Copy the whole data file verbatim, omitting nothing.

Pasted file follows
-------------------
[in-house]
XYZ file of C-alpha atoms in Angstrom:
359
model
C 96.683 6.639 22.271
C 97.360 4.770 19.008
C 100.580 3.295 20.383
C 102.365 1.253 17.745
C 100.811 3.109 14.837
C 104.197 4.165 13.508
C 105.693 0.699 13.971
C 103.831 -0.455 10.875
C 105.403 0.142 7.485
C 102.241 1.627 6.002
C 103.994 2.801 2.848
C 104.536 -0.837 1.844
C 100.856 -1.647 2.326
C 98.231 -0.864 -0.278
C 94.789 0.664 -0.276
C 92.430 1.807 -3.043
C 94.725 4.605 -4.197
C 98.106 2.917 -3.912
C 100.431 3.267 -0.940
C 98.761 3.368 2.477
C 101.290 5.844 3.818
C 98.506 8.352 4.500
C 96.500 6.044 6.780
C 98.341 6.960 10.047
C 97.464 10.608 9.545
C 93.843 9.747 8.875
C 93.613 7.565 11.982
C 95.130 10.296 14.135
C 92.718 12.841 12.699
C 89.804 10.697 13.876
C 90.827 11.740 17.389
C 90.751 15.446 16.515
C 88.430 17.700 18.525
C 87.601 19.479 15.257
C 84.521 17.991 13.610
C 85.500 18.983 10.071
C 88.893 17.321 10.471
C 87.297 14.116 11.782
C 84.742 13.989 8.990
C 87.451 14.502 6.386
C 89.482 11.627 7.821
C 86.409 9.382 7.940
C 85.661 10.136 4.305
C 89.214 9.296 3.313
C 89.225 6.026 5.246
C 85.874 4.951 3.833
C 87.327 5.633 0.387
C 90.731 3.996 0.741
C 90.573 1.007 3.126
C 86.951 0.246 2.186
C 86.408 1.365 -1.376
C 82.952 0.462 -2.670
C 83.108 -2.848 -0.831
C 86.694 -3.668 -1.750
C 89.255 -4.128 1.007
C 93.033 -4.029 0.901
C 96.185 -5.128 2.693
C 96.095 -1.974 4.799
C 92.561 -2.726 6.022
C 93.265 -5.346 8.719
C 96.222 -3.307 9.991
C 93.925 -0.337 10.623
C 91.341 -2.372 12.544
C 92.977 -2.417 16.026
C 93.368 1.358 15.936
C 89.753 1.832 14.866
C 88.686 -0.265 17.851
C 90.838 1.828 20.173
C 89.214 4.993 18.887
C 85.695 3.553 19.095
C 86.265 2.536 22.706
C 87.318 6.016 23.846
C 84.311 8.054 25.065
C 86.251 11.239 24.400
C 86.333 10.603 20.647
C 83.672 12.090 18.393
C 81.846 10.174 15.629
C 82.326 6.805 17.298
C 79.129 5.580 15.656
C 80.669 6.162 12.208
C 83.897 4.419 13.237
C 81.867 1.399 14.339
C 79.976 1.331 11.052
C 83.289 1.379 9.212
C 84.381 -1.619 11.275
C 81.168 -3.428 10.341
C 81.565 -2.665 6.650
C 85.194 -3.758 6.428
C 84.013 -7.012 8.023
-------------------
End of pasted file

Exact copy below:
[in-house]
XYZ file of C-alpha atoms in Angstrom:
359
model
C 96.683 6.639 22.271
C 97.360 4.770 19.008
C 100.580 3.295 20.383
C 102.365 1.253 17.745
C 100.811 3.109 14.837
C 104.197 4.165 13.508
C 105.693 0.699 13.971
C 103.831 -0.455 10.875
C 105.403 0.142 7.485
C 102.241 1.627 6.002
C 103.994 2.801 2.848
C 104.536 -0.837 1.844
C 100.856 -1.647 2.326
C 98.231 -0.864 -0.278
C 94.789 0.664 -0.276
C 92.430 1.807 -3.043
C 94.725 4.605 -4.197
C 98.106 2.917 -3.912
C 100.431 3.267 -0.940
C 98.761 3.368 2.477
C 101.290 5.844 3.818
C 98.506 8.352 4.500
C 96.500 6.044 6.780
C 98.341 6.960 10.047
C 97.464 10.608 9.545
C 93.843 9.747 8.875
C 93.613 7.565 11.982
C 95.130 10.296 14.135
C 92.718 12.841 12.699
C 89.804 10.697 13.876
C 90.827 11.740 17.389
C 90.751 15.446 16.515
C 88.430 17.700 18.525
C 87.601 19.479 15.257
C 84.521 17.991 13.610
C 85.500 18.983 10.071
C 88.893 17.321 10.471
C 87.297 14.116 11.782
C 84.742 13.989 8.990
C 87.451 14.502 6.386
C 89.482 11.627 7.821
C 86.409 9.382 7.940
C 85.661 10.136 4.305
C 89.214 9.296 3.313
C 89.225 6.026 5.246
C 85.874 4.951 3.833
C 87.327 5.633 0.387
C 90.731 3.996 0.741
C 90.573 1.007 3.126
C 86.951 0.246 2.186
C 86.408 1.365 -1.376
C 82.952 0.462 -2.670
C 83.108 -2.848 -0.831
C 86.694 -3.668 -1.750
C 89.255 -4.128 1.007
C 93.033 -4.029 0.901
C 96.185 -5.128 2.693
C 96.095 -1.974 4.799
C 92.561 -2.726 6.022
C 93.265 -5.346 8.719
C 96.222 -3.307 9.991
C 93.925 -0.337 10.623
C 91.341 -2.372 12.544
C 92.977 -2.417 16.026
C 93.368 1.358 15.936
C 89.753 1.832 14.866
C 88.686 -0.265 17.851
C 90.838 1.828 20.173
C 89.214 4.993 18.887
C 85.695 3.553 19.095
C 86.265 2.536 22.706
C 87.318 6.016 23.846
C 84.311 8.054 25.065
C 86.251 11.239 24.400
C 86.333 10.603 20.647
C 83.672 12.090 18.393
C 81.846 10.174 15.629
C 82.326 6.805 17.298
C 79.129 5.580 15.656
C 80.669 6.162 12.208
C 83.897 4.419 13.237
C 81.867 1.399 14.339
C 79.976 1.331 11.052
C 83.289 1.379 9.212
C 84.381 -1.619 11.275
C 81.168 -3.428 10.341
C 81.565 -2.665 6.650
C 85.194 -3.758 6.428
C 84.013 -7.012 8.023